Transfers that satisfy the First Condition – where the trustees or administrators are satisfied beyond reasonable doubt that the transfer is to a receiving scheme listed in the legislation – are relatively straightforward and do not require a great deal of additional due diligence.
The Second Condition covers all other receiving schemes, and is broadly split into two types. Type one applies to low risk, UK-based personal pension schemes, where the trustees or administrators have already carried out sufficient due diligence to decide that the transfer can proceed without further checks. This can be achieved by the creation and maintenance of a ‘clean list’.
First Actuarial is taking the approach of having a ‘virtual clean list’. Essentially if the provider appears on the current list of approved providers with the FCA and the Prudential Regulation Authority (PRA) at the point of transfer, then the transfer can proceed without further due diligence. This approach ensures that we are basing our decision on the most up to date approval status of the UK based pension provider.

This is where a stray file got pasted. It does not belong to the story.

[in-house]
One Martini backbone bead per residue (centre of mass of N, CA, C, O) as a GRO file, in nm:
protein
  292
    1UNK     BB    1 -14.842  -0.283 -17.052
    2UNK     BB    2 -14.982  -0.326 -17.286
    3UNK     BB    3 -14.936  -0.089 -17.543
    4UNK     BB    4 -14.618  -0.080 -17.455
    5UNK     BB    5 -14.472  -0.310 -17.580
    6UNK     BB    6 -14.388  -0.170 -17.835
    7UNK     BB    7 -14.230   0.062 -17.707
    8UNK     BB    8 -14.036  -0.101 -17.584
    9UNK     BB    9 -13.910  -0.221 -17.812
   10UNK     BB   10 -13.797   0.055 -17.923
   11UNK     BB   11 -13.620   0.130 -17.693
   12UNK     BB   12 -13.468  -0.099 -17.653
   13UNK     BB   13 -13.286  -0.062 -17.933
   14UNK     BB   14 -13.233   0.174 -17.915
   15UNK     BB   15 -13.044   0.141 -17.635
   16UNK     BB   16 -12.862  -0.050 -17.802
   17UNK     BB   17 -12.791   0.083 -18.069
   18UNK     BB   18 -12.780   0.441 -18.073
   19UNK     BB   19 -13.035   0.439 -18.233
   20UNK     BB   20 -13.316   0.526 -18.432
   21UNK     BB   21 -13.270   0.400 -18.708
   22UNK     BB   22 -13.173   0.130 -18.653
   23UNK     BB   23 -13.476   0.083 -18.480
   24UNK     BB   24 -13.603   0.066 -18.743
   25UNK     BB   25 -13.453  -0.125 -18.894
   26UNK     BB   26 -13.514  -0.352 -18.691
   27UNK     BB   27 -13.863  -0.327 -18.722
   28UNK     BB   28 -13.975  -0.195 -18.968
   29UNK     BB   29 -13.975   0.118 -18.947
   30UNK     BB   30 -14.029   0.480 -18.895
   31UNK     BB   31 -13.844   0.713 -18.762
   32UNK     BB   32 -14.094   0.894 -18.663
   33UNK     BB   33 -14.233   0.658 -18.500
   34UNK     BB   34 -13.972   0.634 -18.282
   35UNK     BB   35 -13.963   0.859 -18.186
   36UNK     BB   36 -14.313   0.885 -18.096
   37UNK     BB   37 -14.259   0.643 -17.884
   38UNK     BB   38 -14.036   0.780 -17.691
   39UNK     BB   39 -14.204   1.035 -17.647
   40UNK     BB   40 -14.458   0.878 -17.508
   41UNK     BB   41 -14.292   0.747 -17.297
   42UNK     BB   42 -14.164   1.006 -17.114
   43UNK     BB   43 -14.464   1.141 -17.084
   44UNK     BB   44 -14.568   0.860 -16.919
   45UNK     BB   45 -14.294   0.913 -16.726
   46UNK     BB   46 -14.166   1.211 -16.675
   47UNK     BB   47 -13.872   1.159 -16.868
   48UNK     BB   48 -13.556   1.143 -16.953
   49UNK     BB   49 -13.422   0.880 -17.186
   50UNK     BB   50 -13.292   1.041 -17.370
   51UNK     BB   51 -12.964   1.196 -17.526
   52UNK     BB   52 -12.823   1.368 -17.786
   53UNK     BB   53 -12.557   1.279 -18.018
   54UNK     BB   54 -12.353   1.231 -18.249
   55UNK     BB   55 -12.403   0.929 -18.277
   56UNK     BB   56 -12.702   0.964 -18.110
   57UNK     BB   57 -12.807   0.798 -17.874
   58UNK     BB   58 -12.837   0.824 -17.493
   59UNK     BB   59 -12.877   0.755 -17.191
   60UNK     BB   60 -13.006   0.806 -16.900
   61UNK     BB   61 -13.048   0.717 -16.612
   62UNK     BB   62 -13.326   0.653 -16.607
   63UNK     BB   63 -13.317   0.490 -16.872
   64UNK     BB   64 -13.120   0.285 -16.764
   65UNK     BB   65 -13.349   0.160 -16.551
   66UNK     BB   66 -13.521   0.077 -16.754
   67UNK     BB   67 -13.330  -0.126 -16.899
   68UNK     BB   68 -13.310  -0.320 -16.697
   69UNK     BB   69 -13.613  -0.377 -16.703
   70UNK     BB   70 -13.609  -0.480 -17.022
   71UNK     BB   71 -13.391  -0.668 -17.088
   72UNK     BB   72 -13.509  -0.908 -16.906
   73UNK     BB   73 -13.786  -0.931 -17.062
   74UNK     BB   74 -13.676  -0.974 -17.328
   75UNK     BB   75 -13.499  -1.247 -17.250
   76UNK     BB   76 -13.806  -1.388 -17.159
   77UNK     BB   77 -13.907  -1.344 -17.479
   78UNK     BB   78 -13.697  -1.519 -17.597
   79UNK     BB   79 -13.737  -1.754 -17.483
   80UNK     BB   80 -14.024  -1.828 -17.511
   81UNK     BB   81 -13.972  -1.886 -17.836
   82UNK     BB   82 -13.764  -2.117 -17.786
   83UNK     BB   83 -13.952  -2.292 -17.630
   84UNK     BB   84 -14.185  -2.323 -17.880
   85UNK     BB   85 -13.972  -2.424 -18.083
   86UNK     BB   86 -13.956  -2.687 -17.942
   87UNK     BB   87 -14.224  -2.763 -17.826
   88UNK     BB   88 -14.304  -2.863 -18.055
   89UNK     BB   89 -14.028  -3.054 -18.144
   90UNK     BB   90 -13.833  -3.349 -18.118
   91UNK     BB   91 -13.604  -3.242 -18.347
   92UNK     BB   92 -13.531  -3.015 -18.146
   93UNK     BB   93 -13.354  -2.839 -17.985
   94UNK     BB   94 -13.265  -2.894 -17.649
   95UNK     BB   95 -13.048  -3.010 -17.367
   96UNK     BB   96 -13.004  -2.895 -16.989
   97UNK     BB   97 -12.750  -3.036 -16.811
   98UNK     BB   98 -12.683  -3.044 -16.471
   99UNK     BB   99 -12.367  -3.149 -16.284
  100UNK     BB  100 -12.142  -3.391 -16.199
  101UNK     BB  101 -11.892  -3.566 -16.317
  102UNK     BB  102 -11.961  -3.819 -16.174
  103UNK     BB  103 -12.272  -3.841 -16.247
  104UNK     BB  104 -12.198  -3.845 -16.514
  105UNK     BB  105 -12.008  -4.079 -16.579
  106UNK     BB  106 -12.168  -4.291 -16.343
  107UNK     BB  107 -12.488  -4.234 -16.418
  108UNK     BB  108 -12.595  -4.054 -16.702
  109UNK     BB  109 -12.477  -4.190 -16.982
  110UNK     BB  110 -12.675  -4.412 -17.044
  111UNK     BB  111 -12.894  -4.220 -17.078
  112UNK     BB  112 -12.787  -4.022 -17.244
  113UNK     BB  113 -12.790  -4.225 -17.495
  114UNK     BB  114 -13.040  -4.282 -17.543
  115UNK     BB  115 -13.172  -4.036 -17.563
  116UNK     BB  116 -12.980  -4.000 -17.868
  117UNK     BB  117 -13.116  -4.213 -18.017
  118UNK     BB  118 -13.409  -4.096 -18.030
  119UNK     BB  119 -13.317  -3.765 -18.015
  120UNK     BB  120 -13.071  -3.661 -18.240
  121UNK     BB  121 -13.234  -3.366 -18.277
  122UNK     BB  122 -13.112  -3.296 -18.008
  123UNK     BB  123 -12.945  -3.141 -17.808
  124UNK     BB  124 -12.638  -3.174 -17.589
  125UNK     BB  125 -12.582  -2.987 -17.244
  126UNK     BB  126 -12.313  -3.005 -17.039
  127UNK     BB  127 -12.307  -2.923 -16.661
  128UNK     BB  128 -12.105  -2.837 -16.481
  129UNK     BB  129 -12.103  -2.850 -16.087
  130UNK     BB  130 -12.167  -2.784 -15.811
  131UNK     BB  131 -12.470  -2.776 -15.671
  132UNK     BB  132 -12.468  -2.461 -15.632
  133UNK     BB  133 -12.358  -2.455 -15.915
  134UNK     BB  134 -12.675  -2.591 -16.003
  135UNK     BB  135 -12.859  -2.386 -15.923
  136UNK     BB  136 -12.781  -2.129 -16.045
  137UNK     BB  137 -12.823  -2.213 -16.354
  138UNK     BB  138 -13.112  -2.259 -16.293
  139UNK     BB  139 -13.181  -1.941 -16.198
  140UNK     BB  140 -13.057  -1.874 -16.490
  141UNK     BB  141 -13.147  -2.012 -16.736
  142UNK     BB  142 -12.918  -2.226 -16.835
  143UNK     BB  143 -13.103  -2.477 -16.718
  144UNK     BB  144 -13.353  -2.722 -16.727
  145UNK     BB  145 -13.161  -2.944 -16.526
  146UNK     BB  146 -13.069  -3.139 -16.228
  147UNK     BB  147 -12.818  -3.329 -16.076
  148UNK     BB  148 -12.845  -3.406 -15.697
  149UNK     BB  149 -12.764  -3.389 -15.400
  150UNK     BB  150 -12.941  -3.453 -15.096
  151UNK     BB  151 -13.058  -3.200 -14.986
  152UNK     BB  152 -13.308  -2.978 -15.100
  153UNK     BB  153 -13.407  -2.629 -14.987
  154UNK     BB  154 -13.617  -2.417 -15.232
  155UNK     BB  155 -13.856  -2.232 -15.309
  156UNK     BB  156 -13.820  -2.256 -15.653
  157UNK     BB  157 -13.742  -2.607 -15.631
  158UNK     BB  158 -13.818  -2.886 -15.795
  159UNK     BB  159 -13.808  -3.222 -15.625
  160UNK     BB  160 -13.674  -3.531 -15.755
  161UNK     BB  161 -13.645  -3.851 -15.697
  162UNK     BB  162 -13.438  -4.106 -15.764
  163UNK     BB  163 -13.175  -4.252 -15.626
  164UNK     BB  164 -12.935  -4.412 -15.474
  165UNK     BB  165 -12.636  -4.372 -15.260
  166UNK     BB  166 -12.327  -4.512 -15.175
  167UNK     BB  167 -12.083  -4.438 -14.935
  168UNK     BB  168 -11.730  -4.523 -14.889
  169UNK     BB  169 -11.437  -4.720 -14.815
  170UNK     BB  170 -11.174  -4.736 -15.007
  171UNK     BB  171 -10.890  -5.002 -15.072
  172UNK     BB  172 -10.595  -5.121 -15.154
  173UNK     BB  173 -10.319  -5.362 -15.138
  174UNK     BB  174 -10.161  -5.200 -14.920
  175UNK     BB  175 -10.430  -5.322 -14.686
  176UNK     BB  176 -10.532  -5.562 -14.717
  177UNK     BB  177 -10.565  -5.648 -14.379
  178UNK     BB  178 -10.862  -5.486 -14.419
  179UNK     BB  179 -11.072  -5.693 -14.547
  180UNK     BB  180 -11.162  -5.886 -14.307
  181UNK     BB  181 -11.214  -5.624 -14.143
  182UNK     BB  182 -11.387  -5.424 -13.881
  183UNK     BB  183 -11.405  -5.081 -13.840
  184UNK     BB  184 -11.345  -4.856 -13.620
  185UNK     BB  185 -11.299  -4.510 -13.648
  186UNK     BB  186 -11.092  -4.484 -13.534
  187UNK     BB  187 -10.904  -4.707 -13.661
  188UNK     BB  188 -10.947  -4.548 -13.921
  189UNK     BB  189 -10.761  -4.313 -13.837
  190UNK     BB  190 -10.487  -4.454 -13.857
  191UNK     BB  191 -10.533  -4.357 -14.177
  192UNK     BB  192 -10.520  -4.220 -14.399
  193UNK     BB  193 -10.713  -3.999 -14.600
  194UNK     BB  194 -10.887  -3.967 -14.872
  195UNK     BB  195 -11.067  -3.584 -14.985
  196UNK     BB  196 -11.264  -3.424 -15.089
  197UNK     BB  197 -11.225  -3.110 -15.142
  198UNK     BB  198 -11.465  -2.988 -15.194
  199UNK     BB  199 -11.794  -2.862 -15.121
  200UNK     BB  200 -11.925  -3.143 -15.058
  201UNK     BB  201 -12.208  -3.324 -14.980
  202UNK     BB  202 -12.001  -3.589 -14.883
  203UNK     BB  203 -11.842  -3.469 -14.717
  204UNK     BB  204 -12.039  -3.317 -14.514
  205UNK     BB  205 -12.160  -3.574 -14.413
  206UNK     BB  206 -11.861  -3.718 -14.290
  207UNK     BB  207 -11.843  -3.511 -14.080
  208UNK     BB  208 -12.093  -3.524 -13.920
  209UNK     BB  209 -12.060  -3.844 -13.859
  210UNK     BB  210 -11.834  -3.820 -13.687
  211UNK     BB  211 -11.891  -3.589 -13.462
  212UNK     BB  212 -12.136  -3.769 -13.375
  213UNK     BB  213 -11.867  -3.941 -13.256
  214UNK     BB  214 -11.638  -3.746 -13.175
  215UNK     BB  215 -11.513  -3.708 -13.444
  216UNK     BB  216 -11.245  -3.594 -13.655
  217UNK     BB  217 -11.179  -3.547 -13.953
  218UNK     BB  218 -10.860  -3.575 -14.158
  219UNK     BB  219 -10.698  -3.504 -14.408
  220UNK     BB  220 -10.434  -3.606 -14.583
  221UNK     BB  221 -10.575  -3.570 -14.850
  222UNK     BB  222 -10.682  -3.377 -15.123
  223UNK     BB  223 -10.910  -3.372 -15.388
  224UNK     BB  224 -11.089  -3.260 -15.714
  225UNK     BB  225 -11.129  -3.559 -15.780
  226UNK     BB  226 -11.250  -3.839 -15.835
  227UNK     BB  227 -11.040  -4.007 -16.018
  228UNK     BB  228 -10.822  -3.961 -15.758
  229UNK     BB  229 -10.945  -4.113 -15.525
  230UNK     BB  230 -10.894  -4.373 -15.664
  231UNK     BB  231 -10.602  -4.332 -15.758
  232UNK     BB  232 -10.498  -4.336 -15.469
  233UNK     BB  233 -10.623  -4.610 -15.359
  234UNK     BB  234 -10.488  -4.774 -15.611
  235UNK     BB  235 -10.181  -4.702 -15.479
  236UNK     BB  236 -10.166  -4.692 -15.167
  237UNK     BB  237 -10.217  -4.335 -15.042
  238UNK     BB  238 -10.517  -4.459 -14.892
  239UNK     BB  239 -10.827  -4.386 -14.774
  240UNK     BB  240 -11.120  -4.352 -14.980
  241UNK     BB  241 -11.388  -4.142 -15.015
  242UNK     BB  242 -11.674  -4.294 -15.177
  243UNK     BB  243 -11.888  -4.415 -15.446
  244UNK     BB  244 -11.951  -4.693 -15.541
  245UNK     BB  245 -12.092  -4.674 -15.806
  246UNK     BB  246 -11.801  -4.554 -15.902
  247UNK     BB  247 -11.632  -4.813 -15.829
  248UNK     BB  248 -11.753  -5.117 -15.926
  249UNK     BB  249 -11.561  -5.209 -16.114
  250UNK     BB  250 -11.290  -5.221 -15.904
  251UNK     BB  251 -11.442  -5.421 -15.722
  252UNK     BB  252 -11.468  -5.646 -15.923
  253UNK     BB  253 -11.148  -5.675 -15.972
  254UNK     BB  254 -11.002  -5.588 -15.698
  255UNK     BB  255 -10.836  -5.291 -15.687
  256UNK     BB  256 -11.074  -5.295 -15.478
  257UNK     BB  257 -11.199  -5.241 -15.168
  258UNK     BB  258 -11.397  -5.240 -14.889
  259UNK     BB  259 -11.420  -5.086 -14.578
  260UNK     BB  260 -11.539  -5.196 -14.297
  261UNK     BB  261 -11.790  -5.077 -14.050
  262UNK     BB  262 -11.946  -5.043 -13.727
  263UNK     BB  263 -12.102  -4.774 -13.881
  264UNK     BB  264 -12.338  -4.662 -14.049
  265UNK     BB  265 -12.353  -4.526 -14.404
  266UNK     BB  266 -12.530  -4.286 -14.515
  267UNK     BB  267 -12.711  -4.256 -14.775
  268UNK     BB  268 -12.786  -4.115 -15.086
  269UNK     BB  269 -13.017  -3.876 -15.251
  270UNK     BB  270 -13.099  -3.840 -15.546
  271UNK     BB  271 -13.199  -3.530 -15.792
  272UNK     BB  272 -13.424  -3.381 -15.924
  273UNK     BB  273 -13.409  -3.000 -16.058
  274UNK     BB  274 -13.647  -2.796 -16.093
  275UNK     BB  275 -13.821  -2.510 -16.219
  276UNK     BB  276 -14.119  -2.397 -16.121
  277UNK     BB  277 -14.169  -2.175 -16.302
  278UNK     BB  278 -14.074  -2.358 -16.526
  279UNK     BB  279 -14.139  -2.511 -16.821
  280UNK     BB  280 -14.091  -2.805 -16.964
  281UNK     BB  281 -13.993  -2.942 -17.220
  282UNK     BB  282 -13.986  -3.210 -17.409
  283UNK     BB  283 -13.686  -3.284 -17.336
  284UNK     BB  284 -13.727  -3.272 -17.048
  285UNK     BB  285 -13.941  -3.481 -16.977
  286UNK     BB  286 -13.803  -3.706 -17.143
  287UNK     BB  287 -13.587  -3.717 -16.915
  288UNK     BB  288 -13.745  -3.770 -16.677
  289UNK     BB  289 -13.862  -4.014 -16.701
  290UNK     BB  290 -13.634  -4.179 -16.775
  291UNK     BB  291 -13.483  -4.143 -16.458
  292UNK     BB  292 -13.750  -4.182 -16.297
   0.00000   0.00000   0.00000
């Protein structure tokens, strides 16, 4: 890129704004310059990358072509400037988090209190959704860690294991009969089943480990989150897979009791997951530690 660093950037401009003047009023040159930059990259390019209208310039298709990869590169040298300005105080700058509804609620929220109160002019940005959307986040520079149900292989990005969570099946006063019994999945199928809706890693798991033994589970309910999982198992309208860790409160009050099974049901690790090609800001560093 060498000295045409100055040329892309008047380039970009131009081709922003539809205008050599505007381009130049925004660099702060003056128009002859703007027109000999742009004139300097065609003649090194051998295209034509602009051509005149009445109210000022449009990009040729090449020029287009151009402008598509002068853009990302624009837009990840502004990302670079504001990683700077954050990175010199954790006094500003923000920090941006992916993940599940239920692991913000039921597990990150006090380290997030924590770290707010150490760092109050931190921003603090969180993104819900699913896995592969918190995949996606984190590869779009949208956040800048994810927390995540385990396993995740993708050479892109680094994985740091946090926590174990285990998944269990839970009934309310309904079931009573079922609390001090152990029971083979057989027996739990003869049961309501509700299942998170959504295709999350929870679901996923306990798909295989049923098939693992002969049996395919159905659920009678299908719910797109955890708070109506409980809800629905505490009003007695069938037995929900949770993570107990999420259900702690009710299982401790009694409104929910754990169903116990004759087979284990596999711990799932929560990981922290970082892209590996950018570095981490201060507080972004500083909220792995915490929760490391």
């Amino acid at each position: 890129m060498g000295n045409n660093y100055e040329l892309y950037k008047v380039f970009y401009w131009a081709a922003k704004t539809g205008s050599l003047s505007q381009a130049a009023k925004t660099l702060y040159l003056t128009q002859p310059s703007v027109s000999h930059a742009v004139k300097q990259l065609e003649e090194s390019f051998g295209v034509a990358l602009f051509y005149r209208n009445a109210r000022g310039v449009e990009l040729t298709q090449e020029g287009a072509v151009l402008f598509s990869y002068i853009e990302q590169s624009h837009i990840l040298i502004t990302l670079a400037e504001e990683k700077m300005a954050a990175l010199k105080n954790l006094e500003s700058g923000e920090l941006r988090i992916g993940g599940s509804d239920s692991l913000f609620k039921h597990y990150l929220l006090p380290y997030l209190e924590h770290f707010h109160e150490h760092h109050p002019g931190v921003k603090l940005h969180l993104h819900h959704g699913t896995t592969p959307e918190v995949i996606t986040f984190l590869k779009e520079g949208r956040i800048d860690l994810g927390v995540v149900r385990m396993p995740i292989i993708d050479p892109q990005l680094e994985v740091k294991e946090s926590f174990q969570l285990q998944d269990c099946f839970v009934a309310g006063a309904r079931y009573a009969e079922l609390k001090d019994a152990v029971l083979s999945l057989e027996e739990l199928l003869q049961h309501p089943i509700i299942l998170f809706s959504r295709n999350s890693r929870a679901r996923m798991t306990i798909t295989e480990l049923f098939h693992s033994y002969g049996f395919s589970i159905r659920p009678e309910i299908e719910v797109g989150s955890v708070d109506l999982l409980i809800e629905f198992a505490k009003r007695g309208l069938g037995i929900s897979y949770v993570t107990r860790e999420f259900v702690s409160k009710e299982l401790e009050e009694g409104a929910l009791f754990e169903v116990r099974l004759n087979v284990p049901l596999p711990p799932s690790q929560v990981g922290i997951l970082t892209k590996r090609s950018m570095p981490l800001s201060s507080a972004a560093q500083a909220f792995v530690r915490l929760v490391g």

Type two applies to receiving schemes that are either occupational, Qualifying Recognised Overseas Pension Schemes (QROPS), or schemes that require further due diligence (i.e. those that are not on the ‘clean list’ as detailed above). Proposed transfers to such occupational or QROPS arrangements require the collection of evidence to show employment and or residency links.
Red and amber flag system
The regulations also introduce a system of red and amber flags.
There are six red flags:
- The member has failed to provide required information
- The member has not provided evidence of receiving MoneyHelper guidance
- Someone has carried out regulated activity without the correct regulatory status
- The transfer request follows unsolicited contact
- An incentive was offered to the member to make the transfer
- The member was pressurised to make the transfer.
And there are seven amber flags:
- The member has not shown an employment or residency link
- The member cannot show an employment or residency link
- There are high risk or unregulated investments included in the receiving scheme